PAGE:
Words of wisdom
As a nine-year-old, Tom Mullally had a ‘superior’ IQ, but could never understand why he still could not read or write.
He watched on as his classmates moved on to the next year level while he was left to repeat and spend years in remediation and special education.
At the age of seven he was told by his teacher that he would never amount to anything.
Fast-forward to 2018 and Tom, 25, is a confident public speaker who openly discusses his own struggles with dyslexia to help parents better understand what their child is going through if they struggle to read or write.
Tomorrow night at 7 pm, Tom will speak at a free seminar at Cobram Barooga Golf Club. Parents of children struggling with reading and writing are encouraged to attend the session.
Tom said constantly being told he had no great future made him feel inadequate and destroyed his confidence to the point that he labelled himself ‘‘dumb and stupid’’ and would purposely use avoidance to sit out of classroom activities.
‘‘I was a functionally illiterate nine-year-old. I couldn’t read or write my own name,’’ Tom said.
‘‘I struggled with reading, comprehension, spelling and getting my ideas on to paper, and for a while I spent a long time in remediation and special ed classes.
‘‘It affected my confidence. I had withdrawn and didn’t want to participate in activities at school because I didn’t want my weaknesses to be shown to the classroom.
‘‘I knew something was going on but I just wrote myself off as dumb and stupid because I was struggling to do the reading other kids found easy.’’
Tom’s mum Marianne took him to undergo tests and assessments that showed he had a superior IQ, but still didn’t understand what was happening.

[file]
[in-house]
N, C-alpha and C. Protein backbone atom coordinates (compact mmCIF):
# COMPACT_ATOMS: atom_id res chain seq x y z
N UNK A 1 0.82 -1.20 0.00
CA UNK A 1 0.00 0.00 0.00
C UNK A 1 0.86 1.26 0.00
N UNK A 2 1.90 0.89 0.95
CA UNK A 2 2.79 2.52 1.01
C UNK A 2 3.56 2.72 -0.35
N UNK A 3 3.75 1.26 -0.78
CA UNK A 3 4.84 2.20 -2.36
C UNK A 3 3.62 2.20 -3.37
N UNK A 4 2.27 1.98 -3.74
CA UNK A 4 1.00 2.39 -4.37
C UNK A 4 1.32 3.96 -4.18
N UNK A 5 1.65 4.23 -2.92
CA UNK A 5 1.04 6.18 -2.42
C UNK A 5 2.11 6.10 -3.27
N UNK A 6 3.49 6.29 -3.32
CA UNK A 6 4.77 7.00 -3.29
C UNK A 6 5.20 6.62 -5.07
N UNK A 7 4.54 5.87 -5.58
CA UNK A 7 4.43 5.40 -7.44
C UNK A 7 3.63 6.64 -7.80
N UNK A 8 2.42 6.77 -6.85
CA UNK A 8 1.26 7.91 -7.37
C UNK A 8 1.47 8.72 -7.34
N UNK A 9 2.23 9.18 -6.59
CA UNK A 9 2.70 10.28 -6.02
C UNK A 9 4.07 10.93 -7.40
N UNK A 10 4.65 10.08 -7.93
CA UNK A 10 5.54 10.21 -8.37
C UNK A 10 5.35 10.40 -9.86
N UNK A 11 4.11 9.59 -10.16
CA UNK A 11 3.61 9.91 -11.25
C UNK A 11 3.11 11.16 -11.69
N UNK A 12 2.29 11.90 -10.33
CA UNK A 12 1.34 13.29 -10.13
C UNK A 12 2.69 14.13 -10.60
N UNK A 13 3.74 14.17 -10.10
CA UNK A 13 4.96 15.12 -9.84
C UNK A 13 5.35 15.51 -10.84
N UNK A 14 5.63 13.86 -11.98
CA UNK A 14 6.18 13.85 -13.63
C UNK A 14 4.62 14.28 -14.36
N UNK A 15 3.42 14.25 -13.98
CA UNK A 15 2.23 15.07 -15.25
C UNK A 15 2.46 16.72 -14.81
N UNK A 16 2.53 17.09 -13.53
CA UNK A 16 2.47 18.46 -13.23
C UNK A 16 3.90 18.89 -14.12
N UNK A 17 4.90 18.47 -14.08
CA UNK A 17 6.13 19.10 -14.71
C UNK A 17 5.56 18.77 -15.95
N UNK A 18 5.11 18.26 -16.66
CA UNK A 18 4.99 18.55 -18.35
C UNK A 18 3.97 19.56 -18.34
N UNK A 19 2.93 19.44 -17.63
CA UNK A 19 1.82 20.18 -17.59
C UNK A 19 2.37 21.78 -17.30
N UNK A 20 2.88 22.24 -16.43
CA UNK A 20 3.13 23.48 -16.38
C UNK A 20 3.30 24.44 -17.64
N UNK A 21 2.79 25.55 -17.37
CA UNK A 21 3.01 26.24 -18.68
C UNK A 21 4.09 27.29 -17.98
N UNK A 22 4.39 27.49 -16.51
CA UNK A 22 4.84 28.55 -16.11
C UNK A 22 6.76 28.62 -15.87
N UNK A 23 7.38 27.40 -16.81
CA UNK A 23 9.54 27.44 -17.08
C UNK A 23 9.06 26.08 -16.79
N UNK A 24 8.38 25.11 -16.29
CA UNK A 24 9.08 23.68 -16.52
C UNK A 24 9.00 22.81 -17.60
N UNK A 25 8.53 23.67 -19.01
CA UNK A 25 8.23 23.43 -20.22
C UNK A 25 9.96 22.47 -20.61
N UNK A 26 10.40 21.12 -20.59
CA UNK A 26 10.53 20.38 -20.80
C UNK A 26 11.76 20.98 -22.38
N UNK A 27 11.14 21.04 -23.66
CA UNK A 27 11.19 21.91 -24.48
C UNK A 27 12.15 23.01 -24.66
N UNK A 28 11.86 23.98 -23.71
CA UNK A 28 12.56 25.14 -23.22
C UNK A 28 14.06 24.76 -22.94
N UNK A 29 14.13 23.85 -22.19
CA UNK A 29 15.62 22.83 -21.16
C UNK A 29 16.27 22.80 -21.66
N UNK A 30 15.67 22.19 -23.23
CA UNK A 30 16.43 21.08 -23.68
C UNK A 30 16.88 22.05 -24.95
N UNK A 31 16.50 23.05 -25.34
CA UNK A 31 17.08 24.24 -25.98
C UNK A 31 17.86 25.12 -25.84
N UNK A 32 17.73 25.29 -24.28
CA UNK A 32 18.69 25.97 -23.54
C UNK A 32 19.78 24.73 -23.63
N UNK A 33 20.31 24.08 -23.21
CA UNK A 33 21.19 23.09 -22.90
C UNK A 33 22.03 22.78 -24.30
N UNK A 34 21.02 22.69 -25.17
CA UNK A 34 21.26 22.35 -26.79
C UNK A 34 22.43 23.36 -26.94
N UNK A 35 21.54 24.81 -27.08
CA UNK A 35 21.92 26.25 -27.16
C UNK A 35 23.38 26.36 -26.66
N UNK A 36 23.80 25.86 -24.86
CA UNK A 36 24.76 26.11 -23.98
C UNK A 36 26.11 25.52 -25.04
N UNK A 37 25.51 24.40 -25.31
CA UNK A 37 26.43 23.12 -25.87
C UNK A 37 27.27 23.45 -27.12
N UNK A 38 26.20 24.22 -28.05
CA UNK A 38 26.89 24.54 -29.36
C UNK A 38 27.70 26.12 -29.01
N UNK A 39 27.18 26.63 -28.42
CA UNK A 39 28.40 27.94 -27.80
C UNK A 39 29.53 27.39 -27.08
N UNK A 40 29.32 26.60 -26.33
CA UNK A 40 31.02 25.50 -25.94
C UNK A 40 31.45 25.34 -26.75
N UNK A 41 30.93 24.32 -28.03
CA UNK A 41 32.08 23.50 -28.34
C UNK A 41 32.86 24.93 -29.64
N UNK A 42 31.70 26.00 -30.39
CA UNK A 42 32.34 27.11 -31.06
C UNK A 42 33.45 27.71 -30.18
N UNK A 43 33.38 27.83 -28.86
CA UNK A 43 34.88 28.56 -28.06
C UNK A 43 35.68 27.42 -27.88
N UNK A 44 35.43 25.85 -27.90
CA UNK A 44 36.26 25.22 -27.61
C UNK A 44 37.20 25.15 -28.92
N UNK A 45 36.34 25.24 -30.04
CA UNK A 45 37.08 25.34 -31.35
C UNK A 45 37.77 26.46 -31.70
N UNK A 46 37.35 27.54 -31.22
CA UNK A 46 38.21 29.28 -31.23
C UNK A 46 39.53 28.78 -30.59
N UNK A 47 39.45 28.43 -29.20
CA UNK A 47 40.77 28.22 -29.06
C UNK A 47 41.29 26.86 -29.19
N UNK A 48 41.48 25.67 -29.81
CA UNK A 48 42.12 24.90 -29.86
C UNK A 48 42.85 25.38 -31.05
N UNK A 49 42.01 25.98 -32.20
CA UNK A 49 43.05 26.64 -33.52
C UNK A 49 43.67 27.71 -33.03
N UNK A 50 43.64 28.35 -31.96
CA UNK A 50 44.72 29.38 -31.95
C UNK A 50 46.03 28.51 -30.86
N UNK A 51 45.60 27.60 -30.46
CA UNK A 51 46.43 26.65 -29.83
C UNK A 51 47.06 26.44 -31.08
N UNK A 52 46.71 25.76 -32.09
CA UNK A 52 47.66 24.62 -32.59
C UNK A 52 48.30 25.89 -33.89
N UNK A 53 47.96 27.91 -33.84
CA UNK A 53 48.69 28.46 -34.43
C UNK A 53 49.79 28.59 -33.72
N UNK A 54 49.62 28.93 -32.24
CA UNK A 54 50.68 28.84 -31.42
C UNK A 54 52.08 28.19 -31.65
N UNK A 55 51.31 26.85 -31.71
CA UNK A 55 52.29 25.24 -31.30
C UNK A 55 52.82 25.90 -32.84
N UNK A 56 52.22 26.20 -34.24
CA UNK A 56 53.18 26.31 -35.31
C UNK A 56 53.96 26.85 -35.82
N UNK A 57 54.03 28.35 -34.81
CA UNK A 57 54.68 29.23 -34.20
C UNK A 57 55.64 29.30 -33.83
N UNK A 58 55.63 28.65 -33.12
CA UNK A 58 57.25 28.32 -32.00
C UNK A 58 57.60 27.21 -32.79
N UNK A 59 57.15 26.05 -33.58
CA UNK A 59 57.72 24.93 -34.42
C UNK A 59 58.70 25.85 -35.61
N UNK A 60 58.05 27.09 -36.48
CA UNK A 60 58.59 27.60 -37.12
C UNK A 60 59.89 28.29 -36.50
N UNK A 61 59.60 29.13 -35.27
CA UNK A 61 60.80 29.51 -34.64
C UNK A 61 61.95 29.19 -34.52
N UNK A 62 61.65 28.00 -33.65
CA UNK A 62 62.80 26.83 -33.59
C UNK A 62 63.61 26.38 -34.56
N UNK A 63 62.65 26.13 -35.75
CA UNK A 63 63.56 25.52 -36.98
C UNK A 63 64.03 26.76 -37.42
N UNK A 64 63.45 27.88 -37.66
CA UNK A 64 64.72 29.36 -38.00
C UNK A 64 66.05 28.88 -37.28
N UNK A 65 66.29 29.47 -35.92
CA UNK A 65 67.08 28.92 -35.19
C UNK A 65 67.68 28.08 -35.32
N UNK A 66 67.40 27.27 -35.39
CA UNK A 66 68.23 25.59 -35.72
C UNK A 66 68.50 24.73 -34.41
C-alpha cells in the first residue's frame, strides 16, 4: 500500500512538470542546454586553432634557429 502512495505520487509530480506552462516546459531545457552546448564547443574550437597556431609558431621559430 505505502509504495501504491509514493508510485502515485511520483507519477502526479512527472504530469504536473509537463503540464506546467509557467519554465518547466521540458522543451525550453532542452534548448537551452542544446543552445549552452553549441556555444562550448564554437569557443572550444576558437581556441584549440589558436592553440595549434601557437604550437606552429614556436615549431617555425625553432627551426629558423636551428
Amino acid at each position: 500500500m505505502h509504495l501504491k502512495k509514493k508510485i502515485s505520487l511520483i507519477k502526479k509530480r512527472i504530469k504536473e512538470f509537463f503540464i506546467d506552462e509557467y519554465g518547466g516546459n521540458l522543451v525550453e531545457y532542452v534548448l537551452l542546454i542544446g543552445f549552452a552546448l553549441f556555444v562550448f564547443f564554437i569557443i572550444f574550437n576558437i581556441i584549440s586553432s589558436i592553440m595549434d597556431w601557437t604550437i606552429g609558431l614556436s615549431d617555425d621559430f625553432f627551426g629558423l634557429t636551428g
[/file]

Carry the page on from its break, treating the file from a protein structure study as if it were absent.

So she travelled to and from the US, where she studied dyslexia for three years. Within five days of Marianne returning to Australia, Tom said he was finally able read and comprehend.
Marianne now educates and empowers parents across Australia who have children struggling with the disorder and teaches the techniques she has built on for the past 15 years of working with more than 400 dyslexic adults and children.
The seminar follows the journey to understand what is really happening for these creative thinkers.
This mother-and-son team has first-hand experience of the education struggle and will cut through the jargon and confusion around the learning difficulty.
‘‘Her teaching changed my life,’’ Tom said of his mother.
‘‘I was school captain in Year 12 where I graduated with dux in two subjects and went on to do a double degree at university in Sydney.’’
Tom now runs his own social media business in Sydney.
Ten to 15 per cent of Australians have dyslexia, a disorder that involves difficulty in learning to read or interpret words, letters and other symbols.
If you are interested in attending the free seminar, it is not too late to register. You can book at www.dyslexia.com.au/register or phone (02) 9436 3766.
Help is at hand: Tom Mullally speaking at a dyslexia seminar in Warrnambool.